For over a month now, the well at Assam's Baghjan oilfield that had caught fire on June 9, continues to spit fire. Operations to cap the Oil India Limited (OIL)-operated well have been hampered due to incessant rains and flooding in the region, the company has said.
A team of professionals consisting of members of OIL and Singapore-based Alert Disaster Control that had been roped in to assist in capping operations, have yet been unable to douse the fire.
In its latest update, Oil India said, "Baghjan area is severely hit by flood due to rising water in Brahmaputra river and reverse flow to Maguri Beel, apart from continuous rain."
The oil well had been leaking natural gas uncontrollably ever since the blowout which took place on May 27. Several mitigation efforts were undertaken following the incident to prevent the well from catching fire due to ignition from any source. A constant spray of water was being used as a coolant to this effect.
However, about a fortnight later, an explosion occurred at the site and a massive fire engulfed the Baghjan oil well. The fire had initially spread to quite a distance, forcing people in the region to move out. The state government and OIL also evacuated people who were at risk in the area.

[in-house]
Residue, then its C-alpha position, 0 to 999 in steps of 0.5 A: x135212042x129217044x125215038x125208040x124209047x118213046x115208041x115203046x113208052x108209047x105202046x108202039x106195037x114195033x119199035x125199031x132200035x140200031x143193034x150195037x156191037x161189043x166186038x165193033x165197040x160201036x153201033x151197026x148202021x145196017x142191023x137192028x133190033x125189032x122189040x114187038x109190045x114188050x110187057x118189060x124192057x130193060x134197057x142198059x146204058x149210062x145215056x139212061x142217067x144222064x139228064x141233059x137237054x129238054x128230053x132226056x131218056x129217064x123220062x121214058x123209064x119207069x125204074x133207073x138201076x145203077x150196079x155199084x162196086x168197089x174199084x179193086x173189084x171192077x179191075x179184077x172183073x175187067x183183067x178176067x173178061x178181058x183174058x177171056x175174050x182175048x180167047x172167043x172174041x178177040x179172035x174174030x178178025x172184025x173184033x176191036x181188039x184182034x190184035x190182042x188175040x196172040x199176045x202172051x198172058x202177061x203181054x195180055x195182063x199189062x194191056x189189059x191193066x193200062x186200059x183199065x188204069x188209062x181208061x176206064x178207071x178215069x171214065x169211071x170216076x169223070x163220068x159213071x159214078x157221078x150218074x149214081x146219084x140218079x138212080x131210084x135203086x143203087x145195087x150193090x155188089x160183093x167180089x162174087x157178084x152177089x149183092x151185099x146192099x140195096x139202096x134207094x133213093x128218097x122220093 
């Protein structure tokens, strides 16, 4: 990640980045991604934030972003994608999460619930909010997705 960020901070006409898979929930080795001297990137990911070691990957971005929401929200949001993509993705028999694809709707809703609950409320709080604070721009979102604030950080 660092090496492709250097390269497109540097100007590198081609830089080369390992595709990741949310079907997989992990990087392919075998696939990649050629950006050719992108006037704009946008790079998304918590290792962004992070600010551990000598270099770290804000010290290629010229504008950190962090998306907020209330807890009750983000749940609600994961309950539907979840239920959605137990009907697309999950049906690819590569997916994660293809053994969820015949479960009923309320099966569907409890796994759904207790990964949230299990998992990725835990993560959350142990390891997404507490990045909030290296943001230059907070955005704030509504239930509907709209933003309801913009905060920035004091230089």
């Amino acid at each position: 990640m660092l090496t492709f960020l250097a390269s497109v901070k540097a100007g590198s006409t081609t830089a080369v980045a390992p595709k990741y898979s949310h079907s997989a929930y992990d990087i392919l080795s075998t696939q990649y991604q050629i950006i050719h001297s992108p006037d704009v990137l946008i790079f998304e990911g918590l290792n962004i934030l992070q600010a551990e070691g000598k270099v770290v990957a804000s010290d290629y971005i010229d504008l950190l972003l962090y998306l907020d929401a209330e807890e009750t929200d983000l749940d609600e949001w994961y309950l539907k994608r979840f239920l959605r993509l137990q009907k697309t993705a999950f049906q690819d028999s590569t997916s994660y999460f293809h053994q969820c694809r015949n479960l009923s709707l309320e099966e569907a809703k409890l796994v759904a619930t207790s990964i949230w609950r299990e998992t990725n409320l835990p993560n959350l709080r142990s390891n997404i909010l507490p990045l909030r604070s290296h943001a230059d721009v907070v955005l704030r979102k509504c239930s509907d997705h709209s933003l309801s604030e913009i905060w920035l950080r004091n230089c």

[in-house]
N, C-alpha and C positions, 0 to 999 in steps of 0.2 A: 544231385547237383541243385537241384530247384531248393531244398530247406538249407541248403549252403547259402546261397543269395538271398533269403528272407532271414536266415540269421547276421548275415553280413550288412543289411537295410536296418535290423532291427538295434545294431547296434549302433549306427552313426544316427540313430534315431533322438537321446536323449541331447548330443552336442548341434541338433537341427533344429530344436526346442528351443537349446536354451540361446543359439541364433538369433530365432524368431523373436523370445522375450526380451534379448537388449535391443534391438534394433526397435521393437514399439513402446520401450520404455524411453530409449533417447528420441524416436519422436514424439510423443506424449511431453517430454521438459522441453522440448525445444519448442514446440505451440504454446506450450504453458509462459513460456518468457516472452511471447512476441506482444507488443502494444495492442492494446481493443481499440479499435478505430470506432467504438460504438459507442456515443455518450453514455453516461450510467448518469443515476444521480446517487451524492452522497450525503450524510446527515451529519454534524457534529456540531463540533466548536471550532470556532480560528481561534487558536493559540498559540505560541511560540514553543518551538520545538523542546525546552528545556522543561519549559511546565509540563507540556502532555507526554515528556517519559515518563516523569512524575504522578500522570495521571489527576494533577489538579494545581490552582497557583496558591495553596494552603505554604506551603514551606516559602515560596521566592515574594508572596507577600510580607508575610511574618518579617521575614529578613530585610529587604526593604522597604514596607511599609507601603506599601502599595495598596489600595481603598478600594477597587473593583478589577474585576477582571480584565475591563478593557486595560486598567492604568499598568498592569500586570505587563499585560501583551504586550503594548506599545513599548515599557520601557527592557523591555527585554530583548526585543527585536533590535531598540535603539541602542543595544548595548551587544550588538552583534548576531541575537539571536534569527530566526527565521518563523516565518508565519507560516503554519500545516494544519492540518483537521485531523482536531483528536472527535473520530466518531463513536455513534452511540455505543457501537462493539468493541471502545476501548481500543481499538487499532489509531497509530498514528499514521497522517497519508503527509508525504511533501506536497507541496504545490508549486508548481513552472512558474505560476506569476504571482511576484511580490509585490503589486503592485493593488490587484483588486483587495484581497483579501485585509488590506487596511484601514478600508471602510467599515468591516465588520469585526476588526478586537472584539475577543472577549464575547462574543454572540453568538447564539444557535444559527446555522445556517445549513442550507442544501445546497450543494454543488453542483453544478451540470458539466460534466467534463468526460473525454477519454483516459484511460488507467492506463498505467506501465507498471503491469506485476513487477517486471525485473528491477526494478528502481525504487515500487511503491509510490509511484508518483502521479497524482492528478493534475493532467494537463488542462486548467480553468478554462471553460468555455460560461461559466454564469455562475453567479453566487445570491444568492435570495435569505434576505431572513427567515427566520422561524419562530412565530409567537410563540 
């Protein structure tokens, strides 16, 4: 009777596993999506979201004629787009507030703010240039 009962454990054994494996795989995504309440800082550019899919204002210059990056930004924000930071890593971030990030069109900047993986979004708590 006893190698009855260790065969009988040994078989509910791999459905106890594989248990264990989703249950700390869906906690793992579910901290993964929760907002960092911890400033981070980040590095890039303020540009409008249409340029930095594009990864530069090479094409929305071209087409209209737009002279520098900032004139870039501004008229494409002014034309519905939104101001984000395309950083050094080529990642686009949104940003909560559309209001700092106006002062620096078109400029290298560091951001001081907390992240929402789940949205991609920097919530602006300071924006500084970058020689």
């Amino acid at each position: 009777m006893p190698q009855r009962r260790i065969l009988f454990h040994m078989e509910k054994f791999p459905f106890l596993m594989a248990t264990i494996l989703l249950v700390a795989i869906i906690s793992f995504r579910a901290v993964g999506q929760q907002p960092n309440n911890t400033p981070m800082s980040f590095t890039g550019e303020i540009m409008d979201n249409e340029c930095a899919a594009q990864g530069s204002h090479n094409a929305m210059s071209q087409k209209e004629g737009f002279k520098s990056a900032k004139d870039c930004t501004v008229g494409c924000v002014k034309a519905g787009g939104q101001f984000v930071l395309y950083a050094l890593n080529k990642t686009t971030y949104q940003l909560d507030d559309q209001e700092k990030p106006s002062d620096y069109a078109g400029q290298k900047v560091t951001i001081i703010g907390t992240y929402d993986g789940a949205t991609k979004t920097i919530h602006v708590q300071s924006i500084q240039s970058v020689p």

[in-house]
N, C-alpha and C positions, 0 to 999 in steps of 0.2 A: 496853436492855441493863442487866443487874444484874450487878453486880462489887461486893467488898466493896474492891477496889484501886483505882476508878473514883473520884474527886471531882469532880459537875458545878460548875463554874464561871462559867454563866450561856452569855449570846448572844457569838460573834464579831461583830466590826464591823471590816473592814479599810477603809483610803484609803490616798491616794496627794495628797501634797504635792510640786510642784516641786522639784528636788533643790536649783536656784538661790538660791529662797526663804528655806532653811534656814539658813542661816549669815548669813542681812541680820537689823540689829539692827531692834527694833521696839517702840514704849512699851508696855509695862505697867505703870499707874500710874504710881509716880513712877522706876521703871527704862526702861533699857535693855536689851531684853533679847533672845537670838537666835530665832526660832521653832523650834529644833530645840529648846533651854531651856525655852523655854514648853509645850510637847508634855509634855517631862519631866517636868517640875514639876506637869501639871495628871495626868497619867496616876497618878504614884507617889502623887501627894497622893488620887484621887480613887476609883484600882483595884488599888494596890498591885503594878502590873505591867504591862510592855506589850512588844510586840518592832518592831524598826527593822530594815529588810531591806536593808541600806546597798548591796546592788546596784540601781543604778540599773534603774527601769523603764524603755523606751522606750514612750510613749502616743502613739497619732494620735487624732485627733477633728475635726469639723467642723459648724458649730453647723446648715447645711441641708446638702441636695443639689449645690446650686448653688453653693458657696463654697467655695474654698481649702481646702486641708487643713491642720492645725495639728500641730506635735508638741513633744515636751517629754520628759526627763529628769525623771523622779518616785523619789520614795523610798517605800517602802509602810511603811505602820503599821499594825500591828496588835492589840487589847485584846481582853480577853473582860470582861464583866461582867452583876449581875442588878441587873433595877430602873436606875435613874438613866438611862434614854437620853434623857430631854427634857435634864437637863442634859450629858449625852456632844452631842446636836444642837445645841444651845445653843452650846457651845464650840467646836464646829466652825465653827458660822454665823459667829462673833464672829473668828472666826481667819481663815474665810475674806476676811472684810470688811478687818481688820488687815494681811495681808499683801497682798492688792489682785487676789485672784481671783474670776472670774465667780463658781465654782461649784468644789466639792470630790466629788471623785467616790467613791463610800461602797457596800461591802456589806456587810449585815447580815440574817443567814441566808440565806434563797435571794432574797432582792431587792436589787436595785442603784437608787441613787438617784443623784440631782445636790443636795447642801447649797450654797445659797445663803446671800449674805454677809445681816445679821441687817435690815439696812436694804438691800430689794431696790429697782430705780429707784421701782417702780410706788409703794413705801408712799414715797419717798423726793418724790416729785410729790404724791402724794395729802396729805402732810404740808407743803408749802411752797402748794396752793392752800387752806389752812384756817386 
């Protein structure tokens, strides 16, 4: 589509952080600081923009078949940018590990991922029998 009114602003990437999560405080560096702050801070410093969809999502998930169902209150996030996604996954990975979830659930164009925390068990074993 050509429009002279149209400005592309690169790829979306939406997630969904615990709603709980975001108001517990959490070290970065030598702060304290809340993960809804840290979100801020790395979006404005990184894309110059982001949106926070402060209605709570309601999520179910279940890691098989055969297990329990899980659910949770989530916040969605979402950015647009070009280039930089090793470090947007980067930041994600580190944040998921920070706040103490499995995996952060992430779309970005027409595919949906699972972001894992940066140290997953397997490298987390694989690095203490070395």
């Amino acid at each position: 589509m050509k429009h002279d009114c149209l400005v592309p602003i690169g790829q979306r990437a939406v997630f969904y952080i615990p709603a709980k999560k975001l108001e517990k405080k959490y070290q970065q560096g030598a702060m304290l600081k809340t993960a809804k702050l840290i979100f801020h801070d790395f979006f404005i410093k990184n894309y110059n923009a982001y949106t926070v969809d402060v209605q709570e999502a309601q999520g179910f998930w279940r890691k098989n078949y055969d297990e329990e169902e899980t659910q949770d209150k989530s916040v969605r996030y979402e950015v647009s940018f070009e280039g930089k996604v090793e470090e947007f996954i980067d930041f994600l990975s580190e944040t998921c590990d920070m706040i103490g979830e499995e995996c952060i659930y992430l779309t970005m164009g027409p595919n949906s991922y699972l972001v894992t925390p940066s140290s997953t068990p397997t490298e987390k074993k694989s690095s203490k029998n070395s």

The Baghjan oilfield in Assam's Tinsukia district is located in an ecologically precarious area, a region that is rich in biodiversity. It has on either side the Dibru-Saikhowa National Park and the Maguri Beel wetlands, both of which are home to some of the rarest species of flora and fauna. Environmentalists fear that the explosion and the gas spewed by the well could have long-lasting, irreversible effects on the ecology as well as pose health hazards to residents of the area.
As per reports by local media, residents have also expressed concern over the increasing number of tremors being felt in the area.